Growth prospects for the outward-oriented sectors, such as manufacturing and wholesale trade, are set to remain strong amid the continued global economic rebound.
Aviation and tourism-related sectors are expected to see a slow recovery, while consumer facing sectors such as retail and food and beverage services are projected to see a more "gradual recovery over the course of the year".
For aviation and tourism-related sectors, recurring COVID-19 outbreaks and potential virus mutations could delay the lifting of travel restrictions globally. Travel demand is also likely to take time to recover.
While the progressive easing of COVID-19 curbs and an improvement in consumer sentiment will help consumer-facing sectors, the real value-added of the F&B services sector and some tourist-reliant segments of the retail trade sector are not expected to return to pre-pandemic levels this year.
The latter is partly due to a slow recovery in visitor arrivals, MTI added.
Meanwhile, separate data released on Thursday showed Singapore’s non-oil domestic exports (NODX) rose 12.1 per cent year on year in 2021, nearly tripling from the 4.3 per cent growth in 2020, on the back of higher electronic and non-electronic product shipments.
Expecting growth “to ease from a high base” this year, the outlook for NODX is maintained at 0 to 2 per cent, said Enterprise Singapore.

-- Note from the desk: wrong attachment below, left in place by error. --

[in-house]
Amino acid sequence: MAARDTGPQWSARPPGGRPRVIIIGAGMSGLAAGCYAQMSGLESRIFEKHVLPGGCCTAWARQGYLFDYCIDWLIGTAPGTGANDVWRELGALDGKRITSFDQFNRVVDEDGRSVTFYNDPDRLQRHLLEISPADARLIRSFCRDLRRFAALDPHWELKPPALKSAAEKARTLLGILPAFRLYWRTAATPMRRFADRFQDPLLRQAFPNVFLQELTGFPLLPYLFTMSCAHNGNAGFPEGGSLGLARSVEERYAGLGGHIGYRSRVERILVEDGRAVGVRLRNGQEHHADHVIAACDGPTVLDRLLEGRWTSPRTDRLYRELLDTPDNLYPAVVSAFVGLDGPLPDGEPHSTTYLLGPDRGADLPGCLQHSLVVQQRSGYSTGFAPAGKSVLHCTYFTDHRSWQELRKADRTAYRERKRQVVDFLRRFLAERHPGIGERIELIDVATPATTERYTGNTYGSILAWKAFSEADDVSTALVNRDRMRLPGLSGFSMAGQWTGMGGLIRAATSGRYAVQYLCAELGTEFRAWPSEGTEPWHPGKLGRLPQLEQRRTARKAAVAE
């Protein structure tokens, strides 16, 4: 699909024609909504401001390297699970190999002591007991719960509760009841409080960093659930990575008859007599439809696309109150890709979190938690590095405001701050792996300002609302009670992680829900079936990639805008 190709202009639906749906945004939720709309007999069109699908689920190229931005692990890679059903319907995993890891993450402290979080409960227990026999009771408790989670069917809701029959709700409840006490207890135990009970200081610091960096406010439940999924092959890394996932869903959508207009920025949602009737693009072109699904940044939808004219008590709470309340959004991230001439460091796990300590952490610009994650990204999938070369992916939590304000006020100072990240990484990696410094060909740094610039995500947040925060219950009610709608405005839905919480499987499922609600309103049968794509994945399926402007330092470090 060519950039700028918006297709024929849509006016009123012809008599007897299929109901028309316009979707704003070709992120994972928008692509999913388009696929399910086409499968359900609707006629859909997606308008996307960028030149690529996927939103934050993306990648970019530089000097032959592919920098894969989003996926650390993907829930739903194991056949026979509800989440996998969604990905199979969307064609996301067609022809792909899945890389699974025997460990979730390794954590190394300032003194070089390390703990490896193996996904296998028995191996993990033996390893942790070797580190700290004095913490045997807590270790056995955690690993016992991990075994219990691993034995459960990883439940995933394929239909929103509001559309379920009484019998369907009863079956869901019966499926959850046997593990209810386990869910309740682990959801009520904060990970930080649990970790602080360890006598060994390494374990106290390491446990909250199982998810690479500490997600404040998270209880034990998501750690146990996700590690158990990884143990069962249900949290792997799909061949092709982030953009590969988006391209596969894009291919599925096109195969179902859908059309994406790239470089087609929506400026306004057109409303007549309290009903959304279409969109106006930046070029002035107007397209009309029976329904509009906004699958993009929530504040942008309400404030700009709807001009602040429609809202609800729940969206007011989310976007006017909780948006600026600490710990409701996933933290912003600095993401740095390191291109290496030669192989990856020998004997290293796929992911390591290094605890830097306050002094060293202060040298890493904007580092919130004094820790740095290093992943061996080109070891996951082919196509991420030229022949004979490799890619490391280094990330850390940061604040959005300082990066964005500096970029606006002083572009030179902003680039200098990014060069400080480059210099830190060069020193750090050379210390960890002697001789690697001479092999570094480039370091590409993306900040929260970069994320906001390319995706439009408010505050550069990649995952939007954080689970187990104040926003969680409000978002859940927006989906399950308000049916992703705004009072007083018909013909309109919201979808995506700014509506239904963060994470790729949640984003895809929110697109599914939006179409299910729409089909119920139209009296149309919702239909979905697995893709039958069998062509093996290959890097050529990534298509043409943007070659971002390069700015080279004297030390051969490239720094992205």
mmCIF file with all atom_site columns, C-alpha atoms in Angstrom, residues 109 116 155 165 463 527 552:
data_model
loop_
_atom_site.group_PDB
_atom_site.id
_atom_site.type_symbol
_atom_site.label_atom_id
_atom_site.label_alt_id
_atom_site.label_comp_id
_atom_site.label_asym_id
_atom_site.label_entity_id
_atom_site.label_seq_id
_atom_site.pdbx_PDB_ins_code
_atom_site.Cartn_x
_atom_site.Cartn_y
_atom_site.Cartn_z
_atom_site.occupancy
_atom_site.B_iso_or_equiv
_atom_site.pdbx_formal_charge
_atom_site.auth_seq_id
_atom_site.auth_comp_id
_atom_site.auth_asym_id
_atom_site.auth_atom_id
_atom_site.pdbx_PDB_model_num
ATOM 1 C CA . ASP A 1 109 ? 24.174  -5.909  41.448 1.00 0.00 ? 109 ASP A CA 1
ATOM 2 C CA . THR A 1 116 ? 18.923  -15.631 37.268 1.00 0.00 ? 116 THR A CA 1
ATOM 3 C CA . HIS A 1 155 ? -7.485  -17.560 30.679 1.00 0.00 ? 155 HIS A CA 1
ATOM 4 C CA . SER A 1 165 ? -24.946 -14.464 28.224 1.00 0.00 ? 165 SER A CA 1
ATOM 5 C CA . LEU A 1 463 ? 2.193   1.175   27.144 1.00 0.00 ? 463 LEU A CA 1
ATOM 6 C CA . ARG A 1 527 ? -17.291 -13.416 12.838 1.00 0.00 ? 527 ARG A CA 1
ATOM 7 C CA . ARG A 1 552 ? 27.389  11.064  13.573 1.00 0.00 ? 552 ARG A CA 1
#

For 2021, the Singapore economy closed out the year on a stronger-than-expected note.
The country’s GDP grew by 6.1 per cent year on year in the fourth quarter, slightly above advance estimates of 5.9 per cent.
This took full-year growth to 7.6 per cent, above the official full-year growth forecast of “around 7 per cent”.
Manufacturing, which accounts for about one-fifth of the economy, grew by 13.2 per cent last year, picking up speed from the 7.5 per cent growth in 2020.
Within the sector, output across all clusters rose, with the precision engineering, electronics and transport engineering clusters registering the largest increases.
Staging a turnaround from a 38.4 per cent contraction in 2020, the construction sector expanded by 20.1 per cent on the back of public and private sector construction works.
Also on a rebound, the services producing industries grew by 5.6 per cent in 2021, reversing from the 5.1 per cent contraction in the year before.
All services sectors expanded, except for the administrative and support services sector, MTI said.
This breakdown in fourth-quarter data showed that economic growth has been broad-based and is set to continue into 2022, said Capital Economics’ economist Alex Holmes.
While the rapid spread of the Omicron variant may weigh down on Singapore's first-quarter GDP performance, the new COVID-19 variant "is likely to prove only a small stumbling block on the road to recovery”.
"One of the world’s most widespread vaccination coverages has enabled the Government to treat this differently from other waves – containment measures were actually simplified and slightly loosened yesterday," he said, adding how the firm's own mobility tracker also indicated that the movement of people has been holding up.
"Overall, the economic impact of Omicron looks set to be relatively mild and brief. We expect the recovery to be back on track by next quarter," said Mr Holmes.